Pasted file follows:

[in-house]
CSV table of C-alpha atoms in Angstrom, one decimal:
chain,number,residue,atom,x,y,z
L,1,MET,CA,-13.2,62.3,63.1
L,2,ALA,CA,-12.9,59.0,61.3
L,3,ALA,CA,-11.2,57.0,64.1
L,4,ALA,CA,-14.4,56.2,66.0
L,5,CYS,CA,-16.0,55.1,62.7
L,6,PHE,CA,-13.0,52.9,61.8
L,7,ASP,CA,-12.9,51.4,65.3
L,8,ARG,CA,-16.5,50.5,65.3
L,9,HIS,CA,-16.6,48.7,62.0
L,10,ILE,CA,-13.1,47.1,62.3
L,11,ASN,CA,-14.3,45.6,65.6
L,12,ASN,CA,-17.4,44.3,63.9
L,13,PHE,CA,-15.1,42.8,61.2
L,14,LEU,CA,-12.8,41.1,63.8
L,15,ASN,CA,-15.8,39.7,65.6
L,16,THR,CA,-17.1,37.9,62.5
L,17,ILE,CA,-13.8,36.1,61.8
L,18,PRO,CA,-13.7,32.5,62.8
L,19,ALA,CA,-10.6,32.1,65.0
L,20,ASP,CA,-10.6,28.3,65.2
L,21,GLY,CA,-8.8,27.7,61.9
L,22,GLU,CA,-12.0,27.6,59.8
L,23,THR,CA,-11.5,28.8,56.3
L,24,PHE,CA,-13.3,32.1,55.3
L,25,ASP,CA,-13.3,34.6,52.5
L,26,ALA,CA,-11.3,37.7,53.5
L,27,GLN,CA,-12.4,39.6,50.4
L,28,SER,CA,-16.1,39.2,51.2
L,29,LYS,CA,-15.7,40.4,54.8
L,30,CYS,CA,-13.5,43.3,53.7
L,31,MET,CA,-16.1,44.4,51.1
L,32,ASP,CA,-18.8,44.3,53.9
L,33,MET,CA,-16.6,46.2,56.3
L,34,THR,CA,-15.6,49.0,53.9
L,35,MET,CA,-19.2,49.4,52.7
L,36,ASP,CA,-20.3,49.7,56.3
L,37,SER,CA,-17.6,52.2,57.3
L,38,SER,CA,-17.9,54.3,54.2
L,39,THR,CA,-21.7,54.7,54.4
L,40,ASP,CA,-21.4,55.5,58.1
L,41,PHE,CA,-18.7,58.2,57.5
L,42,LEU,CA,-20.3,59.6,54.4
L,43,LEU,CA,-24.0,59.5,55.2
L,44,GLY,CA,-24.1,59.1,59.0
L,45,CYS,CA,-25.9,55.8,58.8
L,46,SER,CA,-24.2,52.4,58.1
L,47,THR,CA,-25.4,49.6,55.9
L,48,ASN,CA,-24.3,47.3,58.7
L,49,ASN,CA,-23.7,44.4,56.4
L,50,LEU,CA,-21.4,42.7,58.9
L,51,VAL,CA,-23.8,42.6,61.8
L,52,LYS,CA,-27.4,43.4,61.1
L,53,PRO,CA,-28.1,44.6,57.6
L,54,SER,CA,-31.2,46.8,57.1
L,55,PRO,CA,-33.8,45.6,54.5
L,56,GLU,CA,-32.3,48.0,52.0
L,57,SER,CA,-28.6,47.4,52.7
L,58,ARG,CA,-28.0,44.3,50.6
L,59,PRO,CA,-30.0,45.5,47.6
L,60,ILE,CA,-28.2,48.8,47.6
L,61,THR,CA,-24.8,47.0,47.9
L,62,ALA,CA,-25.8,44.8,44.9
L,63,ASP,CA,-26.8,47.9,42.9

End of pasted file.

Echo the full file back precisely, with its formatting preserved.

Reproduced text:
[in-house]
CSV table of C-alpha atoms in Angstrom, one decimal:
chain,number,residue,atom,x,y,z
L,1,MET,CA,-13.2,62.3,63.1
L,2,ALA,CA,-12.9,59.0,61.3
L,3,ALA,CA,-11.2,57.0,64.1
L,4,ALA,CA,-14.4,56.2,66.0
L,5,CYS,CA,-16.0,55.1,62.7
L,6,PHE,CA,-13.0,52.9,61.8
L,7,ASP,CA,-12.9,51.4,65.3
L,8,ARG,CA,-16.5,50.5,65.3
L,9,HIS,CA,-16.6,48.7,62.0
L,10,ILE,CA,-13.1,47.1,62.3
L,11,ASN,CA,-14.3,45.6,65.6
L,12,ASN,CA,-17.4,44.3,63.9
L,13,PHE,CA,-15.1,42.8,61.2
L,14,LEU,CA,-12.8,41.1,63.8
L,15,ASN,CA,-15.8,39.7,65.6
L,16,THR,CA,-17.1,37.9,62.5
L,17,ILE,CA,-13.8,36.1,61.8
L,18,PRO,CA,-13.7,32.5,62.8
L,19,ALA,CA,-10.6,32.1,65.0
L,20,ASP,CA,-10.6,28.3,65.2
L,21,GLY,CA,-8.8,27.7,61.9
L,22,GLU,CA,-12.0,27.6,59.8
L,23,THR,CA,-11.5,28.8,56.3
L,24,PHE,CA,-13.3,32.1,55.3
L,25,ASP,CA,-13.3,34.6,52.5
L,26,ALA,CA,-11.3,37.7,53.5
L,27,GLN,CA,-12.4,39.6,50.4
L,28,SER,CA,-16.1,39.2,51.2
L,29,LYS,CA,-15.7,40.4,54.8
L,30,CYS,CA,-13.5,43.3,53.7
L,31,MET,CA,-16.1,44.4,51.1
L,32,ASP,CA,-18.8,44.3,53.9
L,33,MET,CA,-16.6,46.2,56.3
L,34,THR,CA,-15.6,49.0,53.9
L,35,MET,CA,-19.2,49.4,52.7
L,36,ASP,CA,-20.3,49.7,56.3
L,37,SER,CA,-17.6,52.2,57.3
L,38,SER,CA,-17.9,54.3,54.2
L,39,THR,CA,-21.7,54.7,54.4
L,40,ASP,CA,-21.4,55.5,58.1
L,41,PHE,CA,-18.7,58.2,57.5
L,42,LEU,CA,-20.3,59.6,54.4
L,43,LEU,CA,-24.0,59.5,55.2
L,44,GLY,CA,-24.1,59.1,59.0
L,45,CYS,CA,-25.9,55.8,58.8
L,46,SER,CA,-24.2,52.4,58.1
L,47,THR,CA,-25.4,49.6,55.9
L,48,ASN,CA,-24.3,47.3,58.7
L,49,ASN,CA,-23.7,44.4,56.4
L,50,LEU,CA,-21.4,42.7,58.9
L,51,VAL,CA,-23.8,42.6,61.8
L,52,LYS,CA,-27.4,43.4,61.1
L,53,PRO,CA,-28.1,44.6,57.6
L,54,SER,CA,-31.2,46.8,57.1
L,55,PRO,CA,-33.8,45.6,54.5
L,56,GLU,CA,-32.3,48.0,52.0
L,57,SER,CA,-28.6,47.4,52.7
L,58,ARG,CA,-28.0,44.3,50.6
L,59,PRO,CA,-30.0,45.5,47.6
L,60,ILE,CA,-28.2,48.8,47.6
L,61,THR,CA,-24.8,47.0,47.9
L,62,ALA,CA,-25.8,44.8,44.9
L,63,ASP,CA,-26.8,47.9,42.9